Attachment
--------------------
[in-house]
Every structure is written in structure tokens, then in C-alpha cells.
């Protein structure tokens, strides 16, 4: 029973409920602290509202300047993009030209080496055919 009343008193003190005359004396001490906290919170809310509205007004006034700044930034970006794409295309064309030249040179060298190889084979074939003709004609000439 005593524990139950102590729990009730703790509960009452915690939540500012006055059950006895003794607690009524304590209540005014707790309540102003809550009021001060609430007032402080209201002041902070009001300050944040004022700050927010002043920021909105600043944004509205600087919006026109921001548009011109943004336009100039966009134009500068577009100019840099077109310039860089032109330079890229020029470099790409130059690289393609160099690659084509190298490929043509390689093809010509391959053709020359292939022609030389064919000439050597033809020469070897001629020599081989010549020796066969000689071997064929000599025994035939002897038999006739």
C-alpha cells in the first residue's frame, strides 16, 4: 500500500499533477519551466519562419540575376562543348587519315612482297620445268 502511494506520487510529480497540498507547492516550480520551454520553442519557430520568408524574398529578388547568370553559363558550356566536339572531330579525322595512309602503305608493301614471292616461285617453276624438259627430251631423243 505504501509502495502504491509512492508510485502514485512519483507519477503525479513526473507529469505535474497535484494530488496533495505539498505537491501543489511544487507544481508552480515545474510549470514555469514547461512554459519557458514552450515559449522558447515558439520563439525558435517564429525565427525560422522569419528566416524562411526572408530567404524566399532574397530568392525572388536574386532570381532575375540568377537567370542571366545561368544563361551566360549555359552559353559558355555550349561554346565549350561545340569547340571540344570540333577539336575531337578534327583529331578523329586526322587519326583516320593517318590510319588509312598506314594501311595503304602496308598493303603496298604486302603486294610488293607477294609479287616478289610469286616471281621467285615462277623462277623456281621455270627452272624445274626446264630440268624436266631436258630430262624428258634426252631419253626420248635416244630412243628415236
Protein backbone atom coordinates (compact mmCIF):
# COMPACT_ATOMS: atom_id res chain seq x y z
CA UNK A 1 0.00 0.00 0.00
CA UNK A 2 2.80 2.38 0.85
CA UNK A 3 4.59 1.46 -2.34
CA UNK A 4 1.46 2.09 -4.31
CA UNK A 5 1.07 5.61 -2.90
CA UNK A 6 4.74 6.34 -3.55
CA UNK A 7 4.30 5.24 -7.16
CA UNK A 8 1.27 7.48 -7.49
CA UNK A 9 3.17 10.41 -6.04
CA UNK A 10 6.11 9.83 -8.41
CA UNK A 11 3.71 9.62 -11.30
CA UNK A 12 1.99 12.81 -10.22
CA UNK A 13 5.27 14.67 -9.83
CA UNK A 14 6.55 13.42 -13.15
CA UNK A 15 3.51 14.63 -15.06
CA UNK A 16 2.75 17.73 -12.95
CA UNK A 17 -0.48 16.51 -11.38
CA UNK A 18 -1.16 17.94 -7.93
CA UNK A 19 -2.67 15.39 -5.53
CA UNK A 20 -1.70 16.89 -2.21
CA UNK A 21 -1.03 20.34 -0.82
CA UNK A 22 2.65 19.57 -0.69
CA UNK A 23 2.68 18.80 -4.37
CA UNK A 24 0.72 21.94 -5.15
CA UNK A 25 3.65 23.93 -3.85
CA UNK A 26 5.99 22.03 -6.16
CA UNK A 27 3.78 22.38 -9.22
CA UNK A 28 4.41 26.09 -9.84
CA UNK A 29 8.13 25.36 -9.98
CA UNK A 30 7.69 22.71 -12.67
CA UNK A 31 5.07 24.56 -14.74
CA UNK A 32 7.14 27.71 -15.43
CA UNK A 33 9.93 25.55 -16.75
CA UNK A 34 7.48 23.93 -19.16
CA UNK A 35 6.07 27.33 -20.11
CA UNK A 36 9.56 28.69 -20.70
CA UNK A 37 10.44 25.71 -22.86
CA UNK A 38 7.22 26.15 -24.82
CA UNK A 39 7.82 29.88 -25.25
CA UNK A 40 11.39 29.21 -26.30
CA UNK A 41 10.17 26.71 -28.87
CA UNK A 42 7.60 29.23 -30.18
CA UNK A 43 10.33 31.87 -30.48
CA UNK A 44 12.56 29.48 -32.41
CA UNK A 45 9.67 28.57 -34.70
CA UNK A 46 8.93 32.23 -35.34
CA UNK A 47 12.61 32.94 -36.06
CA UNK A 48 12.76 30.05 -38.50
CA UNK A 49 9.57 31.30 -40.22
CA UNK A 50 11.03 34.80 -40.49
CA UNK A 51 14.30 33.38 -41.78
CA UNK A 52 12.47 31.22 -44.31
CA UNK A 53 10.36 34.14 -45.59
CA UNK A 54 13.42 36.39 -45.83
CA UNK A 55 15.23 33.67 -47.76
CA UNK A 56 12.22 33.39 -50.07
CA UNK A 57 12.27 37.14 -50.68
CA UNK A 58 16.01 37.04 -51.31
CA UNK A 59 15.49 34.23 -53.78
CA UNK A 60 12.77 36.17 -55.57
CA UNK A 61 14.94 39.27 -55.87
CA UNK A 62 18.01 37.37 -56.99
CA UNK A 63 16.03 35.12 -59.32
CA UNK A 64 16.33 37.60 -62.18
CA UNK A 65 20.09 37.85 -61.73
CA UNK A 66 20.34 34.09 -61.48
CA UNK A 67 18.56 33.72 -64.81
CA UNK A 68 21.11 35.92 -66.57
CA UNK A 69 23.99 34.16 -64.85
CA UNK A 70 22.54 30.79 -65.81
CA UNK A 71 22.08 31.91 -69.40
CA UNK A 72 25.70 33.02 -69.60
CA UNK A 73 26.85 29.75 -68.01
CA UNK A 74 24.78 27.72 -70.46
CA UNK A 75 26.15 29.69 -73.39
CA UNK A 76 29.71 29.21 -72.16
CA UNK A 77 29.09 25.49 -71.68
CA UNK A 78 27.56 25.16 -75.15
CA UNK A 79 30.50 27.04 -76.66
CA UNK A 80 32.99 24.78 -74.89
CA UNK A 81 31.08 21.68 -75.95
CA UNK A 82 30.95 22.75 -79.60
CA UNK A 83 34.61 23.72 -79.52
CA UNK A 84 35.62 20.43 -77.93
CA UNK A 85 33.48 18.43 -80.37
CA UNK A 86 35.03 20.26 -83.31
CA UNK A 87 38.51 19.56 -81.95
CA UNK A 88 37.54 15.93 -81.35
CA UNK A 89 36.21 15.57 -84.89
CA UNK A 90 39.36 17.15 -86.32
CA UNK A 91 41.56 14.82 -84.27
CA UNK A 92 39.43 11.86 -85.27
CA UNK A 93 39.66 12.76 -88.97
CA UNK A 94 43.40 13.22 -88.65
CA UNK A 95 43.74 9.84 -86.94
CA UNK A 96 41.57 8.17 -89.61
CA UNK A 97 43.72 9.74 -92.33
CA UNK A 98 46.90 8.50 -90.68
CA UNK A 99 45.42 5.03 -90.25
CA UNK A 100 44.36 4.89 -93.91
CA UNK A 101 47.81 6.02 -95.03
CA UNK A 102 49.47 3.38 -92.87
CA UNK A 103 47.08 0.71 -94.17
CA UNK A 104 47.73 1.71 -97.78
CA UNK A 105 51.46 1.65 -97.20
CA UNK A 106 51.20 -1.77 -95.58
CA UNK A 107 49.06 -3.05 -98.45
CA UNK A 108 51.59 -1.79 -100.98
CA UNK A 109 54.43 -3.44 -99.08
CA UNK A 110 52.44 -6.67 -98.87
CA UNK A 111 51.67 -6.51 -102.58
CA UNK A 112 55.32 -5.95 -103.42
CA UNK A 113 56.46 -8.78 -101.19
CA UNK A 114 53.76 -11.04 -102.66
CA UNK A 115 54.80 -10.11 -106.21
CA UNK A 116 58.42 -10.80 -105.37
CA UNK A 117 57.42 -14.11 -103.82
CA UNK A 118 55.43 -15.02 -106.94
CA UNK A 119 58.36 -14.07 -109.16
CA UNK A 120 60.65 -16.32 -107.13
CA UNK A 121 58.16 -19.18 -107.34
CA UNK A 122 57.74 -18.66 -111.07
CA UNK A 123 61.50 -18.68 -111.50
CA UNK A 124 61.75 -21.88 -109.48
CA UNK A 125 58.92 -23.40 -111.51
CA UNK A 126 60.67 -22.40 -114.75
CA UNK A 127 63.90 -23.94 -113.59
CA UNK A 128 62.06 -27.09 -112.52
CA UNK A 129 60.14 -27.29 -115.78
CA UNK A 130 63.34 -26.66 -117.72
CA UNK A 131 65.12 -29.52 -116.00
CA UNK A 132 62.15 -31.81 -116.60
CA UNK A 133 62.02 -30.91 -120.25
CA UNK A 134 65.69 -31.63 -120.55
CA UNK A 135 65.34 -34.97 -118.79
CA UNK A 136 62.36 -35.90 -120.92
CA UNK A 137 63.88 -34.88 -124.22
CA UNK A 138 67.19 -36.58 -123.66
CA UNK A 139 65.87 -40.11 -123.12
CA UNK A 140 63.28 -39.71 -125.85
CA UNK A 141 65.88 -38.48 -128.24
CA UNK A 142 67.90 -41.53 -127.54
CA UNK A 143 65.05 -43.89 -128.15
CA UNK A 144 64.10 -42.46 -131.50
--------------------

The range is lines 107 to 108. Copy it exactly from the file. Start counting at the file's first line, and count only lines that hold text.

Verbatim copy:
CA UNK A 101 47.81 6.02 -95.03
CA UNK A 102 49.47 3.38 -92.87